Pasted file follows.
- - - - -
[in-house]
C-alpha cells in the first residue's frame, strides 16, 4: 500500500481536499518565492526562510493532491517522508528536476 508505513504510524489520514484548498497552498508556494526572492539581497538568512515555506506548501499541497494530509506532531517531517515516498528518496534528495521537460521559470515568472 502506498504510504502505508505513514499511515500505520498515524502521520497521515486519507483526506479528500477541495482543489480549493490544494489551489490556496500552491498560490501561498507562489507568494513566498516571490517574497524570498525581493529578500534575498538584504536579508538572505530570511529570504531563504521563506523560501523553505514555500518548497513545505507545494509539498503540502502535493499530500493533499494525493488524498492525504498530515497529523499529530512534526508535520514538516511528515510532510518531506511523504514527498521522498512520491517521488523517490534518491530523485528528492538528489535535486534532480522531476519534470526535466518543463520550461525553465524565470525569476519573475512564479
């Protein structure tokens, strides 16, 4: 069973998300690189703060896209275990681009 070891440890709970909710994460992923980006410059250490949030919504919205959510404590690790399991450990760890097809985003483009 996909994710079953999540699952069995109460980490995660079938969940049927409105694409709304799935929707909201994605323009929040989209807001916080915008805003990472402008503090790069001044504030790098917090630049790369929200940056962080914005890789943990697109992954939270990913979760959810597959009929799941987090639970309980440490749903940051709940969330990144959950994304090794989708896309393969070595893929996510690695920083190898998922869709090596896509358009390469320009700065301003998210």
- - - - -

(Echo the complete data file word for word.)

[in-house]
C-alpha cells in the first residue's frame, strides 16, 4: 500500500481536499518565492526562510493532491517522508528536476 508505513504510524489520514484548498497552498508556494526572492539581497538568512515555506506548501499541497494530509506532531517531517515516498528518496534528495521537460521559470515568472 502506498504510504502505508505513514499511515500505520498515524502521520497521515486519507483526506479528500477541495482543489480549493490544494489551489490556496500552491498560490501561498507562489507568494513566498516571490517574497524570498525581493529578500534575498538584504536579508538572505530570511529570504531563504521563506523560501523553505514555500518548497513545505507545494509539498503540502502535493499530500493533499494525493488524498492525504498530515497529523499529530512534526508535520514538516511528515510532510518531506511523504514527498521522498512520491517521488523517490534518491530523485528528492538528489535535486534532480522531476519534470526535466518543463520550461525553465524565470525569476519573475512564479
């Protein structure tokens, strides 16, 4: 069973998300690189703060896209275990681009 070891440890709970909710994460992923980006410059250490949030919504919205959510404590690790399991450990760890097809985003483009 996909994710079953999540699952069995109460980490995660079938969940049927409105694409709304799935929707909201994605323009929040989209807001916080915008805003990472402008503090790069001044504030790098917090630049790369929200940056962080914005890789943990697109992954939270990913979760959810597959009929799941987090639970309980440490749903940051709940969330990144959950994304090794989708896309393969070595893929996510690695920083190898998922869709090596896509358009390469320009700065301003998210």